In LDCM’s push-broom design, arrays of more than 6,000 detectors per spectral band are aligned across the instrument’s focal plane, perpendicular to the satellite’s direction of travel. The response from the detectors forms the cross-track dimension of the images, collecting an entire image line at once. The forward motion of the spacecraft and resampling of the detectors create the long-track dimension.
Because the push-broom detectors can dwell longer on the energy coming up from each line, the signal-to-noise ratio can be much higher than the whisk-broom approach. This gives the imager a wider dynamic range and more sensitive response to radiation changes. As a result, LDCM data will be more sensitive to change and will allow more accurate retrieval of land cover and land cover condition than could be achieved with Landsat 7.
In 2003, Landsat 7’s scan line corrector failed, forcing operators and users to find workarounds or alternative data sources. Dave Hair, USGS project manager for LDCM, pointed out a key benefit of LDCM’s push-broom approach. “Overall we have fewer moving parts,” he says, “and we don’t have the sweeping component of the moving mirror. So there are fewer mechanical problems that could occur.”
The OLI and TIRS spectral bands are consistent with historical Landsat data, with the new blue and cirrus channels included in response to requests from Landsat users. The higher signal-to-noise ratio of the push-broom sensors makes it possible to narrow the spectral bands and move them away from atmospheric absorption features, thereby reducing sensitivity to atmospheric changes.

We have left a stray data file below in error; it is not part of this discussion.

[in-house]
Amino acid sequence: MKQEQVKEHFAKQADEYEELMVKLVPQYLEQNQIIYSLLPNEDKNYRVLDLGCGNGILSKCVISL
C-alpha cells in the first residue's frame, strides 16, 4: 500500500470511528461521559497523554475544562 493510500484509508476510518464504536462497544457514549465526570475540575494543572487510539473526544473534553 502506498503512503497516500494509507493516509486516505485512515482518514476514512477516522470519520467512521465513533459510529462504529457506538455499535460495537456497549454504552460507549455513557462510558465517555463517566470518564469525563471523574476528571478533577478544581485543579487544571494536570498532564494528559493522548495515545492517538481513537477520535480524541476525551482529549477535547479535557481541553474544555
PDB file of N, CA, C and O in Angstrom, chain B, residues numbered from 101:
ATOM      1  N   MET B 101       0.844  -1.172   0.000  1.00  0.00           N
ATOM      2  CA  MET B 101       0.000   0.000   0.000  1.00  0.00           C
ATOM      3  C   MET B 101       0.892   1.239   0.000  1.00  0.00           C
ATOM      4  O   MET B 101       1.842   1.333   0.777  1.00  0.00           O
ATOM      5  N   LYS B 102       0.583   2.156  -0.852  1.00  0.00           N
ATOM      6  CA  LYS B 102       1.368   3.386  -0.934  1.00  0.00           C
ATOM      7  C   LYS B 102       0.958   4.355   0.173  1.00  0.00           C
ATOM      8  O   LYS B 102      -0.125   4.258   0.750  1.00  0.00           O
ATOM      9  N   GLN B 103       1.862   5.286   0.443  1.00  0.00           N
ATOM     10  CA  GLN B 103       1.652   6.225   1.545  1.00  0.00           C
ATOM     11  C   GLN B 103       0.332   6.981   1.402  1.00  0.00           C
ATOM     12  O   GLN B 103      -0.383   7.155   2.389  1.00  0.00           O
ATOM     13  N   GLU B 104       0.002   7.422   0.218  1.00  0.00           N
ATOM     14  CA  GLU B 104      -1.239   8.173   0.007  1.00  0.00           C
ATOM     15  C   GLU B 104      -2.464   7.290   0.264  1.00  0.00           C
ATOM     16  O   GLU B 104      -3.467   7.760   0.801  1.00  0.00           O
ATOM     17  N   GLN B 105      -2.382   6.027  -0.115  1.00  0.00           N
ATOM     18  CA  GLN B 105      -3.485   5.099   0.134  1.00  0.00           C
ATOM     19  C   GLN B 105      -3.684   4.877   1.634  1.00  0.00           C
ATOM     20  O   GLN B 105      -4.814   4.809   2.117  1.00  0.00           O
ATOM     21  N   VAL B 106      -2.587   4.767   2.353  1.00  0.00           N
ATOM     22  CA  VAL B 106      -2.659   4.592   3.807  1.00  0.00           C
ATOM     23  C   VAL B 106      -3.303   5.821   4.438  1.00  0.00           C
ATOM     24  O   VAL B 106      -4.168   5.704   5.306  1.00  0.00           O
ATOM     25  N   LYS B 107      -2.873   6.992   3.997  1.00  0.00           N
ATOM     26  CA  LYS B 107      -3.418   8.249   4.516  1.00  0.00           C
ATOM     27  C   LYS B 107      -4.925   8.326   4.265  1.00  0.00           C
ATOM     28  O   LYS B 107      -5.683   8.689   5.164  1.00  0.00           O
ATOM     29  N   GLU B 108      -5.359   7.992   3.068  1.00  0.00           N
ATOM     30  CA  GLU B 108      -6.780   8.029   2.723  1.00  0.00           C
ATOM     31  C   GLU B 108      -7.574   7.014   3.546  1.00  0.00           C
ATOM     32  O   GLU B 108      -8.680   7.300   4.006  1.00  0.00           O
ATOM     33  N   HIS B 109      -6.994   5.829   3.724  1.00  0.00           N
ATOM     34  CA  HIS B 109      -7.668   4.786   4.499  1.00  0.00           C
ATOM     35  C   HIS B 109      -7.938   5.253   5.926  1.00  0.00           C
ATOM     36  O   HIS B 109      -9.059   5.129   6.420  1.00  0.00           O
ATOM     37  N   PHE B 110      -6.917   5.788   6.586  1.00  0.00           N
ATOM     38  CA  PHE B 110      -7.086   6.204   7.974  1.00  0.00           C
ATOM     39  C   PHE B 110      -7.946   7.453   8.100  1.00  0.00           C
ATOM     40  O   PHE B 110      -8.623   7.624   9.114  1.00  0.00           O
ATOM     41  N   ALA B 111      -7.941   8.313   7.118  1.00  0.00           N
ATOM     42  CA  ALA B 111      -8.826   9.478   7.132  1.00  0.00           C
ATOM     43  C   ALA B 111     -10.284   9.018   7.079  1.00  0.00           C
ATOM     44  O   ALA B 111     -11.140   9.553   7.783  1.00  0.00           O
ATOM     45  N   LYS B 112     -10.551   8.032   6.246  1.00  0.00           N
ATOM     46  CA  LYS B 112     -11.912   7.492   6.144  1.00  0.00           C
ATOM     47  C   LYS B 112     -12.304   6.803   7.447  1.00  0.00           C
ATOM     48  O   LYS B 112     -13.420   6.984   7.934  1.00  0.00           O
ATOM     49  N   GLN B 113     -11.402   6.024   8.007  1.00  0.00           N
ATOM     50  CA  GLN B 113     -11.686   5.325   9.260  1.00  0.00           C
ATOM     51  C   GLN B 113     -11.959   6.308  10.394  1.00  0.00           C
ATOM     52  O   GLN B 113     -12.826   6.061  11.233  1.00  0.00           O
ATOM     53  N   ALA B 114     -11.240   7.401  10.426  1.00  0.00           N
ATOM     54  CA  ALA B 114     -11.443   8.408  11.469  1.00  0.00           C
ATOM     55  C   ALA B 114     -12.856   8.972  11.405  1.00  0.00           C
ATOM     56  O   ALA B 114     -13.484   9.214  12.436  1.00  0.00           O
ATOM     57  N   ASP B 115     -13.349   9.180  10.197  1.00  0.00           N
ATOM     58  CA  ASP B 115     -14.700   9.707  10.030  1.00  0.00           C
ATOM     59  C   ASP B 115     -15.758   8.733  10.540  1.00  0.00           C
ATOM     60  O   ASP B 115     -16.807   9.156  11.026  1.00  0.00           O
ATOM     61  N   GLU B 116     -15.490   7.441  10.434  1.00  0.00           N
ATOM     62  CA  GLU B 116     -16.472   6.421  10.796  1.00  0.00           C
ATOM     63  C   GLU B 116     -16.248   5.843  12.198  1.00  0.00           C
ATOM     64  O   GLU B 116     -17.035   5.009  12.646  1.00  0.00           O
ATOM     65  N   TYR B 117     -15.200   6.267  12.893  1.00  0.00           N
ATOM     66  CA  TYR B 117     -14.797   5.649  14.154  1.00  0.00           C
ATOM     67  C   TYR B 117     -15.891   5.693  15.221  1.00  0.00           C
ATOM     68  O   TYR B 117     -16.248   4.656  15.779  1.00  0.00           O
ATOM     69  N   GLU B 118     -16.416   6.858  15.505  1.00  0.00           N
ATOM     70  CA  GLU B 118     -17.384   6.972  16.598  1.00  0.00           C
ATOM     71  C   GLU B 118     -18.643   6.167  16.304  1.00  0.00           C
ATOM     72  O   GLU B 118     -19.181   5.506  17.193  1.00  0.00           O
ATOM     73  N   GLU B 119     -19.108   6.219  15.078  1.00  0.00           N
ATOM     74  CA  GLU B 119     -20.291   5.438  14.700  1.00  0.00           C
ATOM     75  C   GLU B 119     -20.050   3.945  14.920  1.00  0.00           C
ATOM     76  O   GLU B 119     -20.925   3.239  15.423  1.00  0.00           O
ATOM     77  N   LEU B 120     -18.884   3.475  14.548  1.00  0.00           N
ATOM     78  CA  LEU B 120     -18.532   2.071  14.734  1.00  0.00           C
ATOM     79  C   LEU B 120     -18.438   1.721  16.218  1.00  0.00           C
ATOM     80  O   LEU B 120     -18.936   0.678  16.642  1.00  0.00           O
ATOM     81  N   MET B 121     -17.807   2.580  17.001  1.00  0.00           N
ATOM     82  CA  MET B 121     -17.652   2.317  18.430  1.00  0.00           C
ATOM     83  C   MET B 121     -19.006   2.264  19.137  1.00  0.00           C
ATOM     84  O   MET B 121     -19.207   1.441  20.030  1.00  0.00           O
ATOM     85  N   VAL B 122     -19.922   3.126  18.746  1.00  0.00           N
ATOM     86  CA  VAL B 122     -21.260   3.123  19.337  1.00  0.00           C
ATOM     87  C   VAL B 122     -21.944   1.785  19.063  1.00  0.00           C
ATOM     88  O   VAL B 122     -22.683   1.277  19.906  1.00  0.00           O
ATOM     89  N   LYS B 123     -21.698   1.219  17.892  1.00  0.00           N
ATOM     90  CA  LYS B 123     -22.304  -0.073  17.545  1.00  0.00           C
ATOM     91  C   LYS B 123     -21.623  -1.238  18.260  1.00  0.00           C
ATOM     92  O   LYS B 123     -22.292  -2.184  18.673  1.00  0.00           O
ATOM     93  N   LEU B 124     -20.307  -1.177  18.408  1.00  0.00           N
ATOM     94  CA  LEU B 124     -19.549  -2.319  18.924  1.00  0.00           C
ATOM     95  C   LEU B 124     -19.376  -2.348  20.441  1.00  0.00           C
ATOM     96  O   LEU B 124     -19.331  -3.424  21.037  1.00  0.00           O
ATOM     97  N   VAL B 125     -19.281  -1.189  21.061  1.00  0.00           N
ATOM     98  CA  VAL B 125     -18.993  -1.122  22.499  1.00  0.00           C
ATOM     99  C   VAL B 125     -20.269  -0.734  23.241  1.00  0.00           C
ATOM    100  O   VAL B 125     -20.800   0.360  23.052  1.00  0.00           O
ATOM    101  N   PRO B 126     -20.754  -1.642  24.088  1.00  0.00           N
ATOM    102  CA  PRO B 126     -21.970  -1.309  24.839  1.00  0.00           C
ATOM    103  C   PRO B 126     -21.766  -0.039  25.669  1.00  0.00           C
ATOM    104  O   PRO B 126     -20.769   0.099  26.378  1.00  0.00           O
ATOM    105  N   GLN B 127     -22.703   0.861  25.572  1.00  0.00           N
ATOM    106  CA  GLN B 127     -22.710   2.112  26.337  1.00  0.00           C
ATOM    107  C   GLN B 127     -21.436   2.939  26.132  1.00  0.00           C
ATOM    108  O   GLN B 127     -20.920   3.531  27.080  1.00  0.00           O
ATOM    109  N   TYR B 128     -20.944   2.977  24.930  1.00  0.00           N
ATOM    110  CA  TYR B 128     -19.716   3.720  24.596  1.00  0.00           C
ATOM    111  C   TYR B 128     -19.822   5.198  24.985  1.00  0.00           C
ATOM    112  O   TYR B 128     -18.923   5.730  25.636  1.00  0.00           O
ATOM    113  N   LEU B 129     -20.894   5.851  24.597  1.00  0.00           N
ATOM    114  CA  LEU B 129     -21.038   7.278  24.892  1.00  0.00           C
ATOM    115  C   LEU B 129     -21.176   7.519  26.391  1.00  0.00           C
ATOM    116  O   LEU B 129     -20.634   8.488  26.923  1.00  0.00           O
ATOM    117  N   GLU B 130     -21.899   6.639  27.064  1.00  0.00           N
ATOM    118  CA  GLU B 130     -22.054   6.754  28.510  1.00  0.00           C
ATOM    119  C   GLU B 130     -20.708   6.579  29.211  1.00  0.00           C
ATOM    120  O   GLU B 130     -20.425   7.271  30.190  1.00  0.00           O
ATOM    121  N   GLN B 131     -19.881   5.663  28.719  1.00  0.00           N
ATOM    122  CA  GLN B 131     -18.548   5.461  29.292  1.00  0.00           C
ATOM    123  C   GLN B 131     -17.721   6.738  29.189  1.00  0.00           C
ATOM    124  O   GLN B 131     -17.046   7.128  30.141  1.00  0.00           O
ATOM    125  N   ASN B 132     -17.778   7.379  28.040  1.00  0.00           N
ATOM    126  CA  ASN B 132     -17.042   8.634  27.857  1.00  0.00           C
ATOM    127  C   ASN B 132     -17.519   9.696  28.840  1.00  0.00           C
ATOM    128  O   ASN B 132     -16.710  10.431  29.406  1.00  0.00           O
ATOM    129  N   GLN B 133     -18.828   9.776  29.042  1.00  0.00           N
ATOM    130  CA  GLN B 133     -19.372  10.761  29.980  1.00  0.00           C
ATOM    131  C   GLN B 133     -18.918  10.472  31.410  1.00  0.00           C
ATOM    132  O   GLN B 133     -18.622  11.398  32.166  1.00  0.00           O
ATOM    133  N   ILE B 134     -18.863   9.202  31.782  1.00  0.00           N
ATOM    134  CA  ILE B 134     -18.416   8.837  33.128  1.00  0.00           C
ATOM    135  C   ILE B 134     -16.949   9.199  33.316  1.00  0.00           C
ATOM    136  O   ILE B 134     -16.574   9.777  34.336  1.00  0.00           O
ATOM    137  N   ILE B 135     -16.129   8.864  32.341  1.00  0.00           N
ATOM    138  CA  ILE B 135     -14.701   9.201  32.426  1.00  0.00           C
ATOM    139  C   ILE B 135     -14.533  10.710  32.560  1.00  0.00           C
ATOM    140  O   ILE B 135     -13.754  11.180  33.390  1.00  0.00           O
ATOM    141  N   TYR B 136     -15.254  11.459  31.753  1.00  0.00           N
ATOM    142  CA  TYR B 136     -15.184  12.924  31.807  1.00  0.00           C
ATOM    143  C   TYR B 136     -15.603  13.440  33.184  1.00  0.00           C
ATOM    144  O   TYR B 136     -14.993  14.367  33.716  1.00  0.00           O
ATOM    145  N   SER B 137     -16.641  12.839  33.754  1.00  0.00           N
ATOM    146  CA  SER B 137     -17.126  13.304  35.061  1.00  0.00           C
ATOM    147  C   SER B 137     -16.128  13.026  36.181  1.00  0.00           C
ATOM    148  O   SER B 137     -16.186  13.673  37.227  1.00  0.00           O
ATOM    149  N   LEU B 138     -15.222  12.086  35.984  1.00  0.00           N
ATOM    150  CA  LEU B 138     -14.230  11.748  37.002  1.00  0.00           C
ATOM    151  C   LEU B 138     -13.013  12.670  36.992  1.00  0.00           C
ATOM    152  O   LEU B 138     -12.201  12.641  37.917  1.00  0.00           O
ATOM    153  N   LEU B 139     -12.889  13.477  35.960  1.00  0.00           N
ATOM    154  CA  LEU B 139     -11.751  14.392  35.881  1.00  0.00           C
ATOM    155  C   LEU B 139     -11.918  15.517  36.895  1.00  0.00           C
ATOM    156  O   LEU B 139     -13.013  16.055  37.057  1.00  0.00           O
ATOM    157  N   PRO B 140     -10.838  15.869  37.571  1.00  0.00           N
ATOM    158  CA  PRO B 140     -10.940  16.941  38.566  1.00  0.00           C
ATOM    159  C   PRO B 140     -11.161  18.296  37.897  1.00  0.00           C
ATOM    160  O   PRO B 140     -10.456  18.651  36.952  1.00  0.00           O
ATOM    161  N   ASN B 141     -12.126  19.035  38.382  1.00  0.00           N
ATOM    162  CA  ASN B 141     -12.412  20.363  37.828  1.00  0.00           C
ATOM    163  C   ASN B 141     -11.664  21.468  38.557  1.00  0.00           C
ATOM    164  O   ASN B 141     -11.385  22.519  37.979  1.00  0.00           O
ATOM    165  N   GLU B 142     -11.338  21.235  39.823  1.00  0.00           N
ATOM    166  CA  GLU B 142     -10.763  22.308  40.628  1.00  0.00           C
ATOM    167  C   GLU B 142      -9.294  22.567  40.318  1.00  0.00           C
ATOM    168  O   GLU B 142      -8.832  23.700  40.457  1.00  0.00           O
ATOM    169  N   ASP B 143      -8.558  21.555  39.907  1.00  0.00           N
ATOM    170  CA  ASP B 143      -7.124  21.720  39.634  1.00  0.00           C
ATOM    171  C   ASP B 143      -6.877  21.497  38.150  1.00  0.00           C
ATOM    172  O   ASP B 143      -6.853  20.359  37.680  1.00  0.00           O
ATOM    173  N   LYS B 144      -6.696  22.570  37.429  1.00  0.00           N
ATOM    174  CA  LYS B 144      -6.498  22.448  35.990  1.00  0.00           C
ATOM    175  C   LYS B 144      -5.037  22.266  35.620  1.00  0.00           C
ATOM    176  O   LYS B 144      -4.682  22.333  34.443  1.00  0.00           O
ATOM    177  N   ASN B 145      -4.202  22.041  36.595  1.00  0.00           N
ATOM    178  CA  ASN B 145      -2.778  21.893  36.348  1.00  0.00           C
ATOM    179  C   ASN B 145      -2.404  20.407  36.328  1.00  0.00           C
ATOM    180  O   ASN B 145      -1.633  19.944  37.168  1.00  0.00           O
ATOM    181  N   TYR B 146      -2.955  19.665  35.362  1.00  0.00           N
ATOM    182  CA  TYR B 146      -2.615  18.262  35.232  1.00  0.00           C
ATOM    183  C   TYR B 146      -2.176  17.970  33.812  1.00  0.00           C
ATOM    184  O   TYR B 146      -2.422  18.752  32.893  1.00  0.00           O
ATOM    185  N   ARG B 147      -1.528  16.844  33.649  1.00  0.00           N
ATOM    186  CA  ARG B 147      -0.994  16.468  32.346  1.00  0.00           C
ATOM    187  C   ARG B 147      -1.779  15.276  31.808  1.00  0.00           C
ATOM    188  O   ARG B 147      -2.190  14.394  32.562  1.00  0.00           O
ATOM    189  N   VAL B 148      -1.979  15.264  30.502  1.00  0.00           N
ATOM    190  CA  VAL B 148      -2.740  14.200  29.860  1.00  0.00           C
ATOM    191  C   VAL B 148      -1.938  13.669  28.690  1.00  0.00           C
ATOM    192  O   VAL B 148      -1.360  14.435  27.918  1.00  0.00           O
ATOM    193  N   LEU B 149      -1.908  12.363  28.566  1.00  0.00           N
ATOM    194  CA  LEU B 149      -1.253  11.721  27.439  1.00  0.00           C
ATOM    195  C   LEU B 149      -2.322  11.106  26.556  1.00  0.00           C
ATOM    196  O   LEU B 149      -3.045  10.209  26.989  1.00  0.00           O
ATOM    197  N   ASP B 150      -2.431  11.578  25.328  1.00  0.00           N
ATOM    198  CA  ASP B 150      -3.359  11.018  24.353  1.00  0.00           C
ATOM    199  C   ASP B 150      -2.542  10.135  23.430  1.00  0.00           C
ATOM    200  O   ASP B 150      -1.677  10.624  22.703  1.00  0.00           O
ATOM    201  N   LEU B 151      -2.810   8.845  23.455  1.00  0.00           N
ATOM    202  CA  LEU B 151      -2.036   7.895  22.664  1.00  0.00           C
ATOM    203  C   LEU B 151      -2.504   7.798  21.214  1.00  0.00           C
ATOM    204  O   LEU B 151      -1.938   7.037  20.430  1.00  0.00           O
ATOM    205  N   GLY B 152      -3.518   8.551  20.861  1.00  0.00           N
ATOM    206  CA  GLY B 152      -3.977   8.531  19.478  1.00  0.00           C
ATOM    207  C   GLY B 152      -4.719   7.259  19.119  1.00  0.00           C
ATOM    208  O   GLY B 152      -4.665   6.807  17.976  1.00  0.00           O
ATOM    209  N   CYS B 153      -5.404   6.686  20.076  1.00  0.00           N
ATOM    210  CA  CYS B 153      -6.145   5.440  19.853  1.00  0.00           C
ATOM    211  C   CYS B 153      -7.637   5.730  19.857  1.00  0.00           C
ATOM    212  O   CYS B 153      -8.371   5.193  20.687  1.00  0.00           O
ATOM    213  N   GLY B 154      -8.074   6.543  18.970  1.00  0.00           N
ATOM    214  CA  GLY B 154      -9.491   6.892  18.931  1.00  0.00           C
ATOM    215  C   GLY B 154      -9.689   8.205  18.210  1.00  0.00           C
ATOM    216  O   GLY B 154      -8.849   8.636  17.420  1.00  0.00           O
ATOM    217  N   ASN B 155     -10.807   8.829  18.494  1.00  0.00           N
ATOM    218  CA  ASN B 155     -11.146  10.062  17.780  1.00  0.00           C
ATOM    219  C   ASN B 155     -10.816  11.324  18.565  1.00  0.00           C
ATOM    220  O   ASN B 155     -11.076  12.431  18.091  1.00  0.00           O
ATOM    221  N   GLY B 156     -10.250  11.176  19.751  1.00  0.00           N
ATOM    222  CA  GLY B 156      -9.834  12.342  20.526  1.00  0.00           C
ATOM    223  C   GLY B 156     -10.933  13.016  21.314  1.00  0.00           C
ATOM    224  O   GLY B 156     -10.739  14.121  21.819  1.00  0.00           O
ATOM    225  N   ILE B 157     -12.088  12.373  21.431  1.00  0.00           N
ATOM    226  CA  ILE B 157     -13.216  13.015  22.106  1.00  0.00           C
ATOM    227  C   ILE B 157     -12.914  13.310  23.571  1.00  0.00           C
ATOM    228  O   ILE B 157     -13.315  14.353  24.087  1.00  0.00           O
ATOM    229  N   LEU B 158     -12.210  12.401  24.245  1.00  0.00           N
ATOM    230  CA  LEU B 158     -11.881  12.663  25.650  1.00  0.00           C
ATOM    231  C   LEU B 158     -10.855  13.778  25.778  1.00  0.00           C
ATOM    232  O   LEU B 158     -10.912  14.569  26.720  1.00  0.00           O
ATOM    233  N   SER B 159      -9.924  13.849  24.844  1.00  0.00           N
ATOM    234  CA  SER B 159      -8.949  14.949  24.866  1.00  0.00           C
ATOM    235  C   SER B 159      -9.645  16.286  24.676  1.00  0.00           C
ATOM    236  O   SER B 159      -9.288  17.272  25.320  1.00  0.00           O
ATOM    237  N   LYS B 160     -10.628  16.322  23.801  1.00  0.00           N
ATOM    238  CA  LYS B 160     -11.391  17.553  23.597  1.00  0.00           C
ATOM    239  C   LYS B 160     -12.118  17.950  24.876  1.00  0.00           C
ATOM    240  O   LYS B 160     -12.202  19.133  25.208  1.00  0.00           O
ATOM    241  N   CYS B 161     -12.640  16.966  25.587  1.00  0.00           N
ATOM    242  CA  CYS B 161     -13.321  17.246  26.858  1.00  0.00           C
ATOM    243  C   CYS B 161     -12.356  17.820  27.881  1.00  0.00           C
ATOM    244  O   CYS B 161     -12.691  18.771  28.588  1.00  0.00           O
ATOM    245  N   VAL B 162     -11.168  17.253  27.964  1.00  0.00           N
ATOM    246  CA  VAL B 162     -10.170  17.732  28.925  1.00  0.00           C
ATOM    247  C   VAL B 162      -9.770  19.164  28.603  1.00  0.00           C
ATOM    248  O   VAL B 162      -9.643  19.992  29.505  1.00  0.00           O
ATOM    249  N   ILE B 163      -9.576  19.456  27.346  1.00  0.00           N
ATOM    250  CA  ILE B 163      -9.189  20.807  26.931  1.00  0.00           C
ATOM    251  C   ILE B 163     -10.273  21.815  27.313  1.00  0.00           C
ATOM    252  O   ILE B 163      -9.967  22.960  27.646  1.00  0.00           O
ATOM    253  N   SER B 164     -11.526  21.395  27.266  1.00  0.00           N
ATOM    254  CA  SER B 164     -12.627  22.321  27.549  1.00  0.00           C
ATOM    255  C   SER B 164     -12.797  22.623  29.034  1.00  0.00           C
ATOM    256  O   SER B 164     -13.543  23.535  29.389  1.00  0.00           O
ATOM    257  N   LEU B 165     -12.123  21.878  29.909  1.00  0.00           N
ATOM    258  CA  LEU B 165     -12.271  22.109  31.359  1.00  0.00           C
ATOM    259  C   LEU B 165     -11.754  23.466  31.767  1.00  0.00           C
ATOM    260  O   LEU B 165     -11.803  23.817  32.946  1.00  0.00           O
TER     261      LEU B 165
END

According to Dwyer, OLI’s panchromatic band is substantially narrower than that of Landsat 7. “It will provide better spectral contrast over land surfaces, so you can use it with other spectral bands for image sharpening or color composite images,” he says.
Landsat images are georeferenced and attitude-corrected. LDCM will use attitude sensors, star trackers and onboard Global Positioning System receivers to determine the attitude and location of the OLI and TIRS sensors. The sensors will be thoroughly calibrated prior to launch and at regular intervals while on orbit. LDCM will routinely use ground control to ensure consistent geometric corrections and scene-to-scene accuracy over time. LDCM will return to Earth approximately 400 images every day, each covering a swath 185 kilometers wide.